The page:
Recorded – watch the full episode on YouTube.
Given how much easier animations are to add in SwiftUI compared to UIKit, how do you recommend making sure you don't go overboard with them from a design perspective?
Meng To: What I would say is just like in design, you have to have certain rules. So one of the rules, for example, animation should not be in a way. Animation should be transitional and animation should be less than, let's say one second. Most animation you're going to see on iOS is less than one second. And we're talking about clicking on a button, go to another screen or clicking on a card, expanding the card. All of those things should happen less than one second.
“Definitely look into trust transitioning as much as you can take. If you're not sure, take example from Apple. They'd give you the best examples they can, you can possibly get.”
And if you're new to animation, a lot of people make the mistakes to do a lot of flipping, rotation, 3D stuff. And there's no sort of smooth transition between the states. So definitely look into trust transitioning as much as you can take. If you're not sure, take example from Apple. They'd give you the best examples they can, you can possibly get.
If you look at swiping... When we got rid of the home button, for example, we had to use gestures. We had to use more animations and transitions. And so, Apple probably took many years to come up with sort of the swipe from the bottom and the home indicator. All of these things have to be really thought through to get the experience that we have on iPhone 10 and now fast forward a few years and you're like, “of course, this makes sense now. I don't need the home button anymore.”
“A lot of apps made by their team, they have amazing animations, so if you're not sure in term of design, in term of animation, interactions, just take example from Apple.”
But it was not obvious back then. So, definitely take examples from Apple. They're a great leader in design. A lot of apps made by their team have amazing animations, so if you're not sure in term of design, in term of animation, interactions, just take example from Apple.
Paul Hudson: I couldn't agree more. I mean, it's so important. Someone asked me a question recently. They're citing from one on my when I pages saying, “listen, when you have a navigation view with large titles and you push to a detail view, you should use the inline titles, the small titles on the secondary view, the detail view and tertiary view, and so forth,” and they were saying, “okay, cool, Paul, that's great. Where do you get that rule from?"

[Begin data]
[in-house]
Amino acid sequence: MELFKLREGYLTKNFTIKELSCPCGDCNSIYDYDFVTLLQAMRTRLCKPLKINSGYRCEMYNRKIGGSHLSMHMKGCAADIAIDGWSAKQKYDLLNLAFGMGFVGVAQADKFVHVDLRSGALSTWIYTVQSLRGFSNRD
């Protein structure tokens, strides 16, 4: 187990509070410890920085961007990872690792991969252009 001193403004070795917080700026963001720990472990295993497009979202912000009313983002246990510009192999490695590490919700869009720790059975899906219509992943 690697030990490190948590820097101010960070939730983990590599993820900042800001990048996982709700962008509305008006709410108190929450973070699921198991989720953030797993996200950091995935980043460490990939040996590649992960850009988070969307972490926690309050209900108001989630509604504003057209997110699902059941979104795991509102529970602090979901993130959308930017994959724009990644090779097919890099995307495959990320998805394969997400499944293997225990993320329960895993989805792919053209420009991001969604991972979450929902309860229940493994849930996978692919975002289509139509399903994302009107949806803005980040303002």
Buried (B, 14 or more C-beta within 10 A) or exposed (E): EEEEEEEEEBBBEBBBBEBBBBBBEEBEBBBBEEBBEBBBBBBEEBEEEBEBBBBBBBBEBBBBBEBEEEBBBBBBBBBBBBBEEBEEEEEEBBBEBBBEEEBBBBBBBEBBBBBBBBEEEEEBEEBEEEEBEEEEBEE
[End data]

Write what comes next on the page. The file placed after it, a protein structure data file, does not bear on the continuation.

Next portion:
“If you're not sure if you don't want to traipse through all WWDC videos for Apple advice, just run their apps, use their apps and see how they behave because they're ultimately the owners of the platform.”
I just thinking, I remember hearing about it, where was it from? And it ended up being from a one line WWDC 2017 talk, from iOS 11, when they had those chunky title bars coming in first, they mentioned they recommend this behavior. But ultimately my reply came down to, “look at Settings: big chunky title, go in one screen and it collapses down to inline titles.”
So if you're not sure and you don't want to traipse through all WWDC videos for Apple advice, just run their apps and see how they behave because they're ultimately the owners of the platform – they're directing large parts of our UI. You can't really go wrong by mimicking what they do.
Meng To: Yes. It's just full of gems in term of the materials that they put out there. When I learned SwiftUI, and I'm sure it's the same for you, we have to look at their example code, right? We were looking at their tutorials, which is insanely well-made. They have their tests at the bottom of the page. You open the source files and of course at some point they break, because SwiftUI was in the beta stage, but to me, it was the way to learn and also the WWDC videos where they show a lot of the new techniques and the tricks that you can use. But eventually everyone just flocked to your resources because you have just the best thing to Google for, but definitely that's how I started.
Paul Hudson: I totally cheated, Meng. I stayed above WWDC. I was in the hotel above it. So I just walked downstairs to my laptop saying, “hey folks, this is what I think is right. Is that right?” And they'd go, “oh yeah, that's perfect.” I'd go ahead and publish it.
Because you know what it's like – if you're writing and trying things out, you're thinking, “is this the best way of doing it? Is there a better way of doing this?” Being able to ask the SwiftUI engineers, “is that the best way?" And they go, “yes, that's fine." Boom – it goes out.
This transcript was recorded as part of Swiftly Speaking. You can watch the full original episode on YouTube, or subscribe to the audio version on Apple Podcasts.
SPONSORED Superwall lets you build & test paywalls without shipping updates. Run experiments, offer sales, segment users, update locked features and more at the click of button. Best part? It's FREE for up to 250 conversions / mo and the Superwall team builds out 100% custom paywalls – free of charge.
Link copied to your pasteboard.